industry selv edge .org in the water and a spate of deaths from arsenic laced wallpaper. And when The Times ran a letter in the hot summer of 1884 reporting that an increasing number of ladies were being treated for ghastly skin complaints, aniline dyes were suspected. Tests showed that although dry fabrics were safe, when exposed to rain or perspiration the cheaper dyes, oxidised by arsenic acid, were poisonous.

Fashion turned her back on bright aniline colours as soon as they became affordable to the middle and lower classes, but undoubtedly these fears contributed. William Morris experimented briefly with embroidery silks dyed with aniline colours, but like the Dress Reform movement, the Arts and Crafts movement rejected unnatural colours.

Sadly despite the impact of his discoveries Perkin is given little more than a footnote in most histories. His legacy though is far more prodigious; his work was the foundation for more than 2000 synthetic dyes, and more indirectly it is responsible for enormous advances in medicine, food, perfumery, photography and explosives.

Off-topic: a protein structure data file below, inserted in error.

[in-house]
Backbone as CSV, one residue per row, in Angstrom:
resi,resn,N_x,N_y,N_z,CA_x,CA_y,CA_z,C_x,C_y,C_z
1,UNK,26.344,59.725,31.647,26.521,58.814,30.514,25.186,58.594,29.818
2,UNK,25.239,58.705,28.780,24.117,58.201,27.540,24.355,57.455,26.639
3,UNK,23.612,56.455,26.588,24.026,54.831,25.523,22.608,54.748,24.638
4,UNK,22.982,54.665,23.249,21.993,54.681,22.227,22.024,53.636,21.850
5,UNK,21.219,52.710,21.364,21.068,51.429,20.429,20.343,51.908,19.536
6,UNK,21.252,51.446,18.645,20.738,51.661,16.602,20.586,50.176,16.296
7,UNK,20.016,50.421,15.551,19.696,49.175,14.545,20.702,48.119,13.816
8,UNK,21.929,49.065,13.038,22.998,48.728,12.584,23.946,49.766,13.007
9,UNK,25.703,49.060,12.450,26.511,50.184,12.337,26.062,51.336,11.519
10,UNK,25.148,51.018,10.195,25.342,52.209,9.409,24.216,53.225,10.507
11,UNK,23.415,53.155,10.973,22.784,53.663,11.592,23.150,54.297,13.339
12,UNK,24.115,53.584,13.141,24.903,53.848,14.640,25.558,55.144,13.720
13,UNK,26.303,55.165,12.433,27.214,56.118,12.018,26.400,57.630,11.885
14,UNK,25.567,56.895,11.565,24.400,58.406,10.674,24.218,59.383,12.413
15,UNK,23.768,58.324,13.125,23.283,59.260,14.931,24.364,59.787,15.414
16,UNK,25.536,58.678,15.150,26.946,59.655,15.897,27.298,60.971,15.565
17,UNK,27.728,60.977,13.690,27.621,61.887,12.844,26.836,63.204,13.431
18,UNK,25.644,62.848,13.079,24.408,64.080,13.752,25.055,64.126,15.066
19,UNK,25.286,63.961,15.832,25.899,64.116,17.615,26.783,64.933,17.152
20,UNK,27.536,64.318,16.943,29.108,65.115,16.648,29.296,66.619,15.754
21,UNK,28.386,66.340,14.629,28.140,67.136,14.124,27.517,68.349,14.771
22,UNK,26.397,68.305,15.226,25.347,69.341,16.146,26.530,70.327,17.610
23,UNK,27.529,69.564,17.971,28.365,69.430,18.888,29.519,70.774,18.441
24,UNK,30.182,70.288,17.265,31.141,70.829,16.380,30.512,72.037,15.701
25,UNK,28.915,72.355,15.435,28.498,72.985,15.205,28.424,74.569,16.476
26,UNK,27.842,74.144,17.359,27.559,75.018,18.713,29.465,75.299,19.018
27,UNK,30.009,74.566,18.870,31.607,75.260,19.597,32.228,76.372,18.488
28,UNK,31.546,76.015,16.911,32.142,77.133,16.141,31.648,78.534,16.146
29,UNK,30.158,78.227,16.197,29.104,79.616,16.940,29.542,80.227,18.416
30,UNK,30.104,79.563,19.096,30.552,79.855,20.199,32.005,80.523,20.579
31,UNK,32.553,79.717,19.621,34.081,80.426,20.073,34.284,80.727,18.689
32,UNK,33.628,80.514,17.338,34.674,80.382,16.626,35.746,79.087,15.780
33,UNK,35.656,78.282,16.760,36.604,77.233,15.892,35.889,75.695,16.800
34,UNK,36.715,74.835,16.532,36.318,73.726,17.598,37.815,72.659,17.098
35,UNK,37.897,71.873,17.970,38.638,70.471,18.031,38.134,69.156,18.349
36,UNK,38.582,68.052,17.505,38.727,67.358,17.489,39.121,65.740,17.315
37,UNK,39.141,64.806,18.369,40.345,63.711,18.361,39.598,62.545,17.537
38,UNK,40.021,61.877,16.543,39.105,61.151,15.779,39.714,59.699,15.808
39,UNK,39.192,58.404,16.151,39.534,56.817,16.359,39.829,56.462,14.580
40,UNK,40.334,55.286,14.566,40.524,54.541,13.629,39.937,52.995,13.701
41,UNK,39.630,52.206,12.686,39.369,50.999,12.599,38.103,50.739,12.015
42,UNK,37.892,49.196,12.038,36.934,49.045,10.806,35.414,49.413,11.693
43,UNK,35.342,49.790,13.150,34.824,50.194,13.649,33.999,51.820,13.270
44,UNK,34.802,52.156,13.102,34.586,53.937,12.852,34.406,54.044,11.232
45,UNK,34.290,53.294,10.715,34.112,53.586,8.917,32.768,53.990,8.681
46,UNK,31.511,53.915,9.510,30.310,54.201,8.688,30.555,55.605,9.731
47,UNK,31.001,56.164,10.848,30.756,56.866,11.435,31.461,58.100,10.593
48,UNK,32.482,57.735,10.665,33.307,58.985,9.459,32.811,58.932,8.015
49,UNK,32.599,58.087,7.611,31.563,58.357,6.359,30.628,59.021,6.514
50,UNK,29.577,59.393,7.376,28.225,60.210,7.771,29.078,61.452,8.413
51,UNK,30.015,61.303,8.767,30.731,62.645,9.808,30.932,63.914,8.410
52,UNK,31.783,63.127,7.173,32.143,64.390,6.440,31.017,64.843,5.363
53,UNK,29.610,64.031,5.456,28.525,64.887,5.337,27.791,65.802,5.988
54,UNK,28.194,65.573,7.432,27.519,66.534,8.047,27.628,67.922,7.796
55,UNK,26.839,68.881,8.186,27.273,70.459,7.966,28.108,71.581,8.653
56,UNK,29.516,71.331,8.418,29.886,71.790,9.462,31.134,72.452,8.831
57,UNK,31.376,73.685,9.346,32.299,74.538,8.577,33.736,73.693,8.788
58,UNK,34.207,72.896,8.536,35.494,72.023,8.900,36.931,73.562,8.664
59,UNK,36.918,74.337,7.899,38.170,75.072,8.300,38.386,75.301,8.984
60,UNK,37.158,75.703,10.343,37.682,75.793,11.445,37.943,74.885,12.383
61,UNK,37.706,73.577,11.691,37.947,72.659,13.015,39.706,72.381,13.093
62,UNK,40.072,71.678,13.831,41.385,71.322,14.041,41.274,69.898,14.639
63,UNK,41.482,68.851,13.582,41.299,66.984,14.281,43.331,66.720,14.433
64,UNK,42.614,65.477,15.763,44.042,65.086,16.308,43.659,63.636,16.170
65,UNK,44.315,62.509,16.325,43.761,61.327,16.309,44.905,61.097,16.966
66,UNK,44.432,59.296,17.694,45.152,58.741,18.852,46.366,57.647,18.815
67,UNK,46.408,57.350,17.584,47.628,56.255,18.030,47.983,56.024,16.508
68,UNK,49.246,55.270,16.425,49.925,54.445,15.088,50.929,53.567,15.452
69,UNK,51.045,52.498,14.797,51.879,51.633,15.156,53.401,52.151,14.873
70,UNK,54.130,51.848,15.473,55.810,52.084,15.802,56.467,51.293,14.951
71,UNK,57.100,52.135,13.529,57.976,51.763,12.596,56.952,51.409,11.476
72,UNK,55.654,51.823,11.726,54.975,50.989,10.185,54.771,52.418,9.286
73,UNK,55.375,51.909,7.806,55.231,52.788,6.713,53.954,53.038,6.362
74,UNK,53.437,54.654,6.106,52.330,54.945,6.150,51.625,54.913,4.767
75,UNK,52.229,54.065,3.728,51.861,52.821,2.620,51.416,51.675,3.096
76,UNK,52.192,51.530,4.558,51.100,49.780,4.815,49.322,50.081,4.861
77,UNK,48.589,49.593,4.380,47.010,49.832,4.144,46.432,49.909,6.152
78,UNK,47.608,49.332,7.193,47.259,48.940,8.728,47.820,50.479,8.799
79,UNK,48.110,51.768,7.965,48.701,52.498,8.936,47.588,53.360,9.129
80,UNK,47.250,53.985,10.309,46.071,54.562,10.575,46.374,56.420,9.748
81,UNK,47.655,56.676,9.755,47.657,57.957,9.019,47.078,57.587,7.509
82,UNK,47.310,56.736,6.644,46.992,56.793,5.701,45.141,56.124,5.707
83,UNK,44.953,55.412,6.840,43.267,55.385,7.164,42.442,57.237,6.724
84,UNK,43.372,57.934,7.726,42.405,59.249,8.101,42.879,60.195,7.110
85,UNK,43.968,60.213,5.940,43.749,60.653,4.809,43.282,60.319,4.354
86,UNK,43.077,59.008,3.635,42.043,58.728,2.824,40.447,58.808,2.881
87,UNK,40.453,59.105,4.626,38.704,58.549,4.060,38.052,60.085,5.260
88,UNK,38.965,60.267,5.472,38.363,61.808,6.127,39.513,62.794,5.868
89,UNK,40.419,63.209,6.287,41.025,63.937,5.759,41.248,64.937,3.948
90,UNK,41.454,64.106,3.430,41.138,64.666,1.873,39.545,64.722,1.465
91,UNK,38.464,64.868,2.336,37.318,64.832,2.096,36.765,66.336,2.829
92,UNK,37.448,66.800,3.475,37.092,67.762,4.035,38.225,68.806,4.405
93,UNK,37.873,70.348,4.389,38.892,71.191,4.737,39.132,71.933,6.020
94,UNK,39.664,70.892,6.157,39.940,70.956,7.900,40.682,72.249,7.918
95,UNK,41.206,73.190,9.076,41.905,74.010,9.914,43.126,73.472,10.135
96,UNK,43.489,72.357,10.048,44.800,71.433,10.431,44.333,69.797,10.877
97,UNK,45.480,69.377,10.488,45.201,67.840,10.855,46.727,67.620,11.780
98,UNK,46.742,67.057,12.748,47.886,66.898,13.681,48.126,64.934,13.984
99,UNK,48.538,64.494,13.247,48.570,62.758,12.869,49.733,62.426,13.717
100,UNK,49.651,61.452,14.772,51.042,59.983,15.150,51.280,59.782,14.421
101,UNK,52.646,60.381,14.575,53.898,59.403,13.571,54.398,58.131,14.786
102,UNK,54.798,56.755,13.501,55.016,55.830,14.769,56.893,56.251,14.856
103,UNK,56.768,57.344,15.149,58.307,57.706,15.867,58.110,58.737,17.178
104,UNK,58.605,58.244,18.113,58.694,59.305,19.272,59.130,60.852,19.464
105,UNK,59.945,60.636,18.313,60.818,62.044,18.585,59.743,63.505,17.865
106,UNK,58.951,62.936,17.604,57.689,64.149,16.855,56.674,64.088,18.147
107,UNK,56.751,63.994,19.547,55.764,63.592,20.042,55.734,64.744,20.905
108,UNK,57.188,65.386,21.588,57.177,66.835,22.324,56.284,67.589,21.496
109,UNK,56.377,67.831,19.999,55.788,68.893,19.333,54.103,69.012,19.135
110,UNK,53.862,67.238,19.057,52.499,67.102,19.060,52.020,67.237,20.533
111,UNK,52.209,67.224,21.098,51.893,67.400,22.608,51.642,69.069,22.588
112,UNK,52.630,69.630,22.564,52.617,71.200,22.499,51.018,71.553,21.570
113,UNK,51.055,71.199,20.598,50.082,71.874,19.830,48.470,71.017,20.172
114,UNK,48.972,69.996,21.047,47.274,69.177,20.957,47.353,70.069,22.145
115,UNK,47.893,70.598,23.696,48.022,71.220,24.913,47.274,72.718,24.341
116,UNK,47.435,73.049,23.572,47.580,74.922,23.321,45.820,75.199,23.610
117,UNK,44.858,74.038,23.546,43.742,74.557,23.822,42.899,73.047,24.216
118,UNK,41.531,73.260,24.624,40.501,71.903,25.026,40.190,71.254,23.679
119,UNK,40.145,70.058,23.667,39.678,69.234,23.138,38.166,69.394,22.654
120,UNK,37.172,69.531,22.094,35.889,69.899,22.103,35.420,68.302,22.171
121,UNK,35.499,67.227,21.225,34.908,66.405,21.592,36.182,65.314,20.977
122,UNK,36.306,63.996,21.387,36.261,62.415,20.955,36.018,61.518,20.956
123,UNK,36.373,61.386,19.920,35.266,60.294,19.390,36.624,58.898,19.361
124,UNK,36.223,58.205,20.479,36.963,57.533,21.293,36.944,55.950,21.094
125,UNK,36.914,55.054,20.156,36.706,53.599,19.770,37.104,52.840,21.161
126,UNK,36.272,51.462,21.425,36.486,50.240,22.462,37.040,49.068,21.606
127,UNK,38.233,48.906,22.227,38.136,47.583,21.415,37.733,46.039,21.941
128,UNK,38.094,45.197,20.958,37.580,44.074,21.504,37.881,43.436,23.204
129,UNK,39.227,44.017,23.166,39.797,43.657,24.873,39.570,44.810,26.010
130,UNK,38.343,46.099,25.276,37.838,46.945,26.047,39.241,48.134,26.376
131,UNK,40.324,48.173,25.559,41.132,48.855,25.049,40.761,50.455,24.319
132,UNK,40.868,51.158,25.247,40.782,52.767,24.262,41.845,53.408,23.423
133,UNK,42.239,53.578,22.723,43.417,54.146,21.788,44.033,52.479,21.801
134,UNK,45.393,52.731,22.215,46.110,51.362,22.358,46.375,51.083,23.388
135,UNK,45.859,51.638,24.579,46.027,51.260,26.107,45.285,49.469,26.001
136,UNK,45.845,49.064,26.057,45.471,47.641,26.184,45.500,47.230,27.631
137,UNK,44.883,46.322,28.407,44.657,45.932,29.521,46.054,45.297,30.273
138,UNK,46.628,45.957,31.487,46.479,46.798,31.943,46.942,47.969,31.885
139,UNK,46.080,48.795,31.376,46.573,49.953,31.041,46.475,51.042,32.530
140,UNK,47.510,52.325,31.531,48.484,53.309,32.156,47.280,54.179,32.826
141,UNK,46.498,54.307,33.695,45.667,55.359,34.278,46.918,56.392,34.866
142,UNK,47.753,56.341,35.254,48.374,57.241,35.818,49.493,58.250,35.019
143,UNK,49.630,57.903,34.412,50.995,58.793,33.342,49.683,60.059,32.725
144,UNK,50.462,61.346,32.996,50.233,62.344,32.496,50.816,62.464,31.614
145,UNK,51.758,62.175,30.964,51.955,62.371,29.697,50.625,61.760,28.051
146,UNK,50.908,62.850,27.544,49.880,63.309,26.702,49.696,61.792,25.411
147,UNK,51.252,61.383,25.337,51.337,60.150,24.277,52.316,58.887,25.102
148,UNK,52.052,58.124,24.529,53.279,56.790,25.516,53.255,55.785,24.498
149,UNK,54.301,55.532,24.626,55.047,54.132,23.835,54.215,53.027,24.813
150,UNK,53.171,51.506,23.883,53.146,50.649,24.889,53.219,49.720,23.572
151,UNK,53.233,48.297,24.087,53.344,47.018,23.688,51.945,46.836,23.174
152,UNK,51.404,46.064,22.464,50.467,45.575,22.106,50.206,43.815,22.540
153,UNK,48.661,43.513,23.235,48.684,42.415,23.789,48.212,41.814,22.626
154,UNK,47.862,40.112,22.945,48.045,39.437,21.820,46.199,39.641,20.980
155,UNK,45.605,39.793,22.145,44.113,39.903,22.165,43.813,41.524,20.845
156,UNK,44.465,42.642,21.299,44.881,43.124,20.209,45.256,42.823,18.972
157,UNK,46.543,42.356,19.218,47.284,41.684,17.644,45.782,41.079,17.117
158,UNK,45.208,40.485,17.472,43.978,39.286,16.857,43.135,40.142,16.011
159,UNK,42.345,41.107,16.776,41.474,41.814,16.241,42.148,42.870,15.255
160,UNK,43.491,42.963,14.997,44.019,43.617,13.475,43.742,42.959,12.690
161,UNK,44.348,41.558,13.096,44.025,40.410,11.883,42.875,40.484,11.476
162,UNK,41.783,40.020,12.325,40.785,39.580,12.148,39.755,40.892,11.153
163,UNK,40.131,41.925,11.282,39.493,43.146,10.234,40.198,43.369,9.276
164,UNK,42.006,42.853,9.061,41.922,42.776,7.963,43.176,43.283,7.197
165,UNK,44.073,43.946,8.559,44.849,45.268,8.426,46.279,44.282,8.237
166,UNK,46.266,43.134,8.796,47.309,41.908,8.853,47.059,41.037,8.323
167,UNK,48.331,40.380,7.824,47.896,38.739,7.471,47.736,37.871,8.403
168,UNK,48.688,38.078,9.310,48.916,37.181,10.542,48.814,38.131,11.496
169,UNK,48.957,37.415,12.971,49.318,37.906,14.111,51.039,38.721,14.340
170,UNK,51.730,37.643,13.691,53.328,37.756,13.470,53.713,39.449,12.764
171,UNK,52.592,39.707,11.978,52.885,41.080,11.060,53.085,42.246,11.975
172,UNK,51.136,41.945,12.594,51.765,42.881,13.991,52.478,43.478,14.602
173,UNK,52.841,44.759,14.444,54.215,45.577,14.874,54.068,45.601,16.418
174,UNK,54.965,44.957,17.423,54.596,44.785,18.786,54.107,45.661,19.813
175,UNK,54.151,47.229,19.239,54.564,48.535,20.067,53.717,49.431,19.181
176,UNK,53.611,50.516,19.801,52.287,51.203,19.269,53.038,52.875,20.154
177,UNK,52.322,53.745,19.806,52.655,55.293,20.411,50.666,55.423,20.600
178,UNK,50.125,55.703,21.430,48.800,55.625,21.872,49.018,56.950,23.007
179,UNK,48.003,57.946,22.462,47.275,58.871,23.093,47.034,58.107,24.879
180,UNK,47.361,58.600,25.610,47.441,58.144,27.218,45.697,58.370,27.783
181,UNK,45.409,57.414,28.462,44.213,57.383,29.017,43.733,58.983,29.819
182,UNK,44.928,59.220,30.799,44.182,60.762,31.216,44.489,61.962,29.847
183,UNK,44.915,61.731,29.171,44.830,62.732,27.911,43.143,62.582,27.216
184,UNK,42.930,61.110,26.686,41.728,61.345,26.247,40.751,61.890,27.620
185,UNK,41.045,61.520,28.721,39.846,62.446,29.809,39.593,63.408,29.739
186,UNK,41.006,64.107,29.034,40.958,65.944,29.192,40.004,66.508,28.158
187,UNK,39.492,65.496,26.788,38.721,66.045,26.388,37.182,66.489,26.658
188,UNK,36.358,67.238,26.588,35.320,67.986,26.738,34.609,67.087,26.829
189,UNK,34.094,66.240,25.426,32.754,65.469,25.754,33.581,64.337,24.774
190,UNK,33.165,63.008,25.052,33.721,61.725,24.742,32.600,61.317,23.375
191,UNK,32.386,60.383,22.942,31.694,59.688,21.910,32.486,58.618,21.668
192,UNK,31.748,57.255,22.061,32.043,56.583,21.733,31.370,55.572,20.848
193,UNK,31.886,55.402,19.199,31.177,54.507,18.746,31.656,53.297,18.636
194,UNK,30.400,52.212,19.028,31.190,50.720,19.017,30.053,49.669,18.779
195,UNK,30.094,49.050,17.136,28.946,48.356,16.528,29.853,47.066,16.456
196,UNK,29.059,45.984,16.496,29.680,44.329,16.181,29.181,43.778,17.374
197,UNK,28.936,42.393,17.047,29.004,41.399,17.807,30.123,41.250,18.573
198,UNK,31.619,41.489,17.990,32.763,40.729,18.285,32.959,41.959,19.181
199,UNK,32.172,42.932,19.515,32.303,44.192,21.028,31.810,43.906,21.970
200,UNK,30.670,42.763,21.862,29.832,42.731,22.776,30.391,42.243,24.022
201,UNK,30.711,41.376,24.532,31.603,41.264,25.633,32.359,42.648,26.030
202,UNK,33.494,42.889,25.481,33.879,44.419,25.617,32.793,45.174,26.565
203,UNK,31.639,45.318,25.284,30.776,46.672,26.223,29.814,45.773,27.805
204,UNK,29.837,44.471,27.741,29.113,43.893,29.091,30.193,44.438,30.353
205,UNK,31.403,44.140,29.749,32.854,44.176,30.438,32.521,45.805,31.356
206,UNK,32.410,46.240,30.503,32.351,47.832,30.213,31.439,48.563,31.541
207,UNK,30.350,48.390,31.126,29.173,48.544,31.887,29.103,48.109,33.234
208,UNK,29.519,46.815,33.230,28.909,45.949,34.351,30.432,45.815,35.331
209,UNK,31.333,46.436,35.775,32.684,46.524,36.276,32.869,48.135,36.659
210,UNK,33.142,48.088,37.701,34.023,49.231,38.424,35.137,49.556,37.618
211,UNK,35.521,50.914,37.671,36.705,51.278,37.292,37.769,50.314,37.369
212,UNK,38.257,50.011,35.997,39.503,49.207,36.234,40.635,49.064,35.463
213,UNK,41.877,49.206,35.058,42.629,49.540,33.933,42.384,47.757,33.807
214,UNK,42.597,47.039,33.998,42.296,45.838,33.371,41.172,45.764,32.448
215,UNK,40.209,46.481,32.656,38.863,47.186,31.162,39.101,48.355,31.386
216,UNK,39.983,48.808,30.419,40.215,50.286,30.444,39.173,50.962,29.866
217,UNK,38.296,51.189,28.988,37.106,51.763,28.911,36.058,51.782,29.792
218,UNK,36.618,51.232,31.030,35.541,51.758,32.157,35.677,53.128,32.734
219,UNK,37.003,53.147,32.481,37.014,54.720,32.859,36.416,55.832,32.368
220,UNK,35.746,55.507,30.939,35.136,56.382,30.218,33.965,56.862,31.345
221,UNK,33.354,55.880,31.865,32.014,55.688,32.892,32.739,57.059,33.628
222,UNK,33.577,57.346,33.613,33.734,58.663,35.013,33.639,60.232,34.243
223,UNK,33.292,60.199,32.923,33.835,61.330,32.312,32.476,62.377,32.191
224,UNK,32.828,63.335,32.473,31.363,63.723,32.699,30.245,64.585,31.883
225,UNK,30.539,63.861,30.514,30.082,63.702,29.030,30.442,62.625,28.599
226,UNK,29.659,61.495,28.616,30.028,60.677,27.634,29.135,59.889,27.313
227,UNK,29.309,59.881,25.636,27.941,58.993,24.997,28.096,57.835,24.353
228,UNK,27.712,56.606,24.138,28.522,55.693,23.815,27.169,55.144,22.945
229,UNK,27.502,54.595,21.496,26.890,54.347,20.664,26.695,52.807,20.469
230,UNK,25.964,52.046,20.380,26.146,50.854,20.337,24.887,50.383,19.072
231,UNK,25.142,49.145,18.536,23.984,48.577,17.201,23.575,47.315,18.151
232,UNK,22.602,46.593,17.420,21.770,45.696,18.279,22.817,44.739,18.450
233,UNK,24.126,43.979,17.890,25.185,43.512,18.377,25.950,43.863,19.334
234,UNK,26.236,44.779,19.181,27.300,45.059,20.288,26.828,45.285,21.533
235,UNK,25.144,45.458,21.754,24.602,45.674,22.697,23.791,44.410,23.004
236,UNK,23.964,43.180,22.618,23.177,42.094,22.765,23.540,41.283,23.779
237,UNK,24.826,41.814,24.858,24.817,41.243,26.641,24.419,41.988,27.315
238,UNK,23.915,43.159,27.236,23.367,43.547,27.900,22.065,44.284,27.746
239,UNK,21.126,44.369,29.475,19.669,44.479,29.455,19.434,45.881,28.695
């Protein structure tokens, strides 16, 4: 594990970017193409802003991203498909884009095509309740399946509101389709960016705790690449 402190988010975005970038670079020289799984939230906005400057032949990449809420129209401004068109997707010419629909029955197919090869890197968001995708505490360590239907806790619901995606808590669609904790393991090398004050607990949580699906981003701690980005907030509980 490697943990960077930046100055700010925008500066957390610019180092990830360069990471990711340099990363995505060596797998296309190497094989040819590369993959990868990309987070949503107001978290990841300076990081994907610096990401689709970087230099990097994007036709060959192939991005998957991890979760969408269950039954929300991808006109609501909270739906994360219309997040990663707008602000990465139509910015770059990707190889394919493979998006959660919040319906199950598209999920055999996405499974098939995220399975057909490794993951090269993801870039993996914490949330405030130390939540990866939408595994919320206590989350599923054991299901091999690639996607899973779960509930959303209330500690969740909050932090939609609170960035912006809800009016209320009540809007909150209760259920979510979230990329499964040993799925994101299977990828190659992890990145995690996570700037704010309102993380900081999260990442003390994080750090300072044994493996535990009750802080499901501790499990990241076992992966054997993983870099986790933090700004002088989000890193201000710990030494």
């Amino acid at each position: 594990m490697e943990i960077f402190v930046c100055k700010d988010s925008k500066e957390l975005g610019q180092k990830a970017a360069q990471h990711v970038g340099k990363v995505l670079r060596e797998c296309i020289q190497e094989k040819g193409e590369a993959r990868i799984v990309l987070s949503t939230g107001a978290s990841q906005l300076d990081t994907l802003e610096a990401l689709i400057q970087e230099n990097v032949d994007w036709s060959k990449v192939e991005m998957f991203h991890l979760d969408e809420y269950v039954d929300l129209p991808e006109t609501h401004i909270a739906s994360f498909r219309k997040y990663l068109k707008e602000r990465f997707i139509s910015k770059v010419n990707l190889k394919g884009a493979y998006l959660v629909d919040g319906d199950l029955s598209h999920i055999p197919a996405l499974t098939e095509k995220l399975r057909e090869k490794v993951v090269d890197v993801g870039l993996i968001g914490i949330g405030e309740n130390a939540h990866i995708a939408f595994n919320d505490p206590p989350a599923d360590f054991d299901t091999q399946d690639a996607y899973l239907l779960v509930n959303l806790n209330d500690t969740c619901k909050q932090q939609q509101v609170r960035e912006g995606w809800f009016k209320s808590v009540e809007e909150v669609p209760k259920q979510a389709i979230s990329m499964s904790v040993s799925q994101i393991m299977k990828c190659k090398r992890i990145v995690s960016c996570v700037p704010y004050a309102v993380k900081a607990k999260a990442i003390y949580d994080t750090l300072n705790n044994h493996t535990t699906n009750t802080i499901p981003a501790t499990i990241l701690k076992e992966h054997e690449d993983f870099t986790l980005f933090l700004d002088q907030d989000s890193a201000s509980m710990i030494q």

His work to identify the molecular structure of pigments remains at the heart of the pharmaceutical industry today – the search for new colours stimulated the search for new drugs. In the 19th century scientists began selectively staining tissues with synthetic dye for histological examination. The line of research leads directly to Nobel Prize scientist Paul. Ehrlich’s ‘magic bullet’ theory based on isolating and targeting disease-causing organisms forms the basis for modern chemotherapy.

William Perkin has no Nobel Prize but he was elected a Fellow of the Royal Society and knighted in 1906. A blue plaque marks the site of his home laboratory - but surely a purple one would be more appropriate? ••• Sarah Jane Downing ine

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Style bible



“My style talks about the colours. For me, the world of tomorrow will be built around the colours. Someone who uses colour is a proud man. He don’t like violence. Because ‘La sape’ is for peace in the world.”

These poignant words are spoken by ‘Le Bachelor’, a fully fledged member of S.A.P.E., the “Société des Ambianceurs et des Personnes Elégantes” (Society of Tastemakers and Elegant People). He is part of a growing society of Congolese people, mainly men (although there are some more modest female ‘sapeurs’) who follow their philosophy like a religion. Le Bachelor is wearing a suit of the most vivid, electric, candy floss pink one could possibly imagine. Immaculately tailored he is accompanied by the widest grin, pointy shoes and a fat cigar planted at a jaunty angle from his mouth. These men do indeed wear colour with pride.